Since its emergence as a discipline in the 1960s, women’s history has had a profound effect on the study of the past. Scholarship on women’s experiences of and contributions to the Russian revolutionary movement has increased exponentially since the publication of a number of biographies of Aleksandra Kollontai in the 1970s and 1980s and a comprehensive picture has emerged of women’s involvement in all the major revolutionary parties, as leading figures as well as rank and file activists. Despite this wealth of historical discovery, remarkably little has found its way into so-called ‘general’ histories of the revolution. An integrated history, which is the ultimate aim of women’s history, has yet to be produced for the Russian revolutionary movement, even though recent prosopographical studies of revolutionary women have made clear the numerous ways in which men and women cooperated and interacted on a daily basis in the underground. This article explores the nature of and reasons for this failure, makes a case for why incorporating women’s experiences into the grand narrative of the Russian revolution is important and discusses how this might be achieved.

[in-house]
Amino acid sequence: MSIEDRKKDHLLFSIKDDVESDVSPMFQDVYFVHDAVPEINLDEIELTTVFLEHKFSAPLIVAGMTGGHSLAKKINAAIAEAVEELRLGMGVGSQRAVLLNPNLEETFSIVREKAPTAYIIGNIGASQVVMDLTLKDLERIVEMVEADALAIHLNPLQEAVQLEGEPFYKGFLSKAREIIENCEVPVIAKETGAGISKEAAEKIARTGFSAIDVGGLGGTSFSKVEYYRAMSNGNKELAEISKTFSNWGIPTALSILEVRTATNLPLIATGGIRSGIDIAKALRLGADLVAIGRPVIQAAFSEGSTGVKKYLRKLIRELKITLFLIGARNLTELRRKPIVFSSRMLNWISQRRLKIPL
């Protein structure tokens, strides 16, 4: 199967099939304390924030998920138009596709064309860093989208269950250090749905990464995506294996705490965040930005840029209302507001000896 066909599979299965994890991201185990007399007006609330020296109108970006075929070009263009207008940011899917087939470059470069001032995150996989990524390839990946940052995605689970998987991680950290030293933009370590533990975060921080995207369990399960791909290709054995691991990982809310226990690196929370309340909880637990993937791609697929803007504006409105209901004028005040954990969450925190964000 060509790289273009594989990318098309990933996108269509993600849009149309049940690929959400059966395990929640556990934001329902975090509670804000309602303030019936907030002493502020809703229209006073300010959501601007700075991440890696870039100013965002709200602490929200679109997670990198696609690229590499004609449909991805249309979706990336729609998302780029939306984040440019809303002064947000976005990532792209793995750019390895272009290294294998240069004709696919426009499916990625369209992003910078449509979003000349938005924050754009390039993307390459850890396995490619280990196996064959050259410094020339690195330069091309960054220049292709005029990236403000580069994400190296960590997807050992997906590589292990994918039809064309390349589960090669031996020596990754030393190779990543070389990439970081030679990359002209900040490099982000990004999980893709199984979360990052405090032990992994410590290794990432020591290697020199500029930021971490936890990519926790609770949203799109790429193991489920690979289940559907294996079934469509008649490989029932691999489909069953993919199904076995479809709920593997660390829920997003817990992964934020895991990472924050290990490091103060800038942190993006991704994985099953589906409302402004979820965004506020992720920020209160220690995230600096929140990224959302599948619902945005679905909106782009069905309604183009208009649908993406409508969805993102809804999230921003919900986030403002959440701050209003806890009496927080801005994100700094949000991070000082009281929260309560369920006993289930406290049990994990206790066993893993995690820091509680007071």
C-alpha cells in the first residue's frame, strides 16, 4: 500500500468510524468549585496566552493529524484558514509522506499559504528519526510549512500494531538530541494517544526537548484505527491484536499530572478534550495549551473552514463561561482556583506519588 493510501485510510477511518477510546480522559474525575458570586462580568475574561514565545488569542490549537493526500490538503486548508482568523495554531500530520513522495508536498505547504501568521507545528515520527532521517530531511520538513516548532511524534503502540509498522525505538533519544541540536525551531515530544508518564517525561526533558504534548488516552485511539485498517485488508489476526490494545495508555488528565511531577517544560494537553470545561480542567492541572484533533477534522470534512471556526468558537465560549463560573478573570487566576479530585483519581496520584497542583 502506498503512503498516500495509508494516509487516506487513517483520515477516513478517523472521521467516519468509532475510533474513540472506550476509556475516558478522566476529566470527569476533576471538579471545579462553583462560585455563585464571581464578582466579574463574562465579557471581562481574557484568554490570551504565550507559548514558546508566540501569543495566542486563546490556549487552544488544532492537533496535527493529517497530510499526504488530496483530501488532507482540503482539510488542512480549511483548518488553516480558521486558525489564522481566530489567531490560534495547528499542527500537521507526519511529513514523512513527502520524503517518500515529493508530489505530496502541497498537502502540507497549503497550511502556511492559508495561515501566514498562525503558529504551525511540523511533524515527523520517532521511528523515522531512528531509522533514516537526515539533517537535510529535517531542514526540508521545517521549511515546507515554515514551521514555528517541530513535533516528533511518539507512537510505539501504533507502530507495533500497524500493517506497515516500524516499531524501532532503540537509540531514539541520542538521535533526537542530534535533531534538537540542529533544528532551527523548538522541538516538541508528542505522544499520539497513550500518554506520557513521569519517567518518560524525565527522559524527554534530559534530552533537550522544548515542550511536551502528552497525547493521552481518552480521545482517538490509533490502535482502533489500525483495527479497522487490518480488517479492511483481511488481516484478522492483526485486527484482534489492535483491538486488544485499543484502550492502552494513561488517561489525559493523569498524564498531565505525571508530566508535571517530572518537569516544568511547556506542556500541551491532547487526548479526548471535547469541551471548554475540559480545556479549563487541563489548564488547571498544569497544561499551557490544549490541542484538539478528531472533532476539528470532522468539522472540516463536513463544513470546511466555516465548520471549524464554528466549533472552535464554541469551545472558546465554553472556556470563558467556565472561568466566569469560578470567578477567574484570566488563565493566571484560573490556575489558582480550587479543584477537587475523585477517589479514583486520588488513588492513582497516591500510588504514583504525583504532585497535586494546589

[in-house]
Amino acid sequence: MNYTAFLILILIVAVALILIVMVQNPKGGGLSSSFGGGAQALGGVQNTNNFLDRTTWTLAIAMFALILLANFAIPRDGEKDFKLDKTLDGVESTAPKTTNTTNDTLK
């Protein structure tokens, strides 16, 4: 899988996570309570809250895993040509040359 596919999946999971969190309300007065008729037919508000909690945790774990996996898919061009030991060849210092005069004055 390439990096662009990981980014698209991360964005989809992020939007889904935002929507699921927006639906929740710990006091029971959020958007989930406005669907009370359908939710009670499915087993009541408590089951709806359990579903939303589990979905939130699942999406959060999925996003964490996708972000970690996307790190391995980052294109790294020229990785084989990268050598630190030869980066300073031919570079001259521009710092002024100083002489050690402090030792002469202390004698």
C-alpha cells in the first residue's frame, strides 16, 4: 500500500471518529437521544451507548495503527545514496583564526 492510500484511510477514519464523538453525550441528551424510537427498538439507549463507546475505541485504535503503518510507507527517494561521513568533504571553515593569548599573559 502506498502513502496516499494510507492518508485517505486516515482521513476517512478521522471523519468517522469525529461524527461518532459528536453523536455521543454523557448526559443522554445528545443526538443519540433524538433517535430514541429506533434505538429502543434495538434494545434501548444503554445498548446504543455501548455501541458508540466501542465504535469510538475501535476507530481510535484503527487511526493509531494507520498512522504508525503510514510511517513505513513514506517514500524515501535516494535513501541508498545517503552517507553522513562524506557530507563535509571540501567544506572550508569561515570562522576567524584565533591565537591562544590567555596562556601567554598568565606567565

ASJC Scopus subject areas
- Arts and Humanities(all)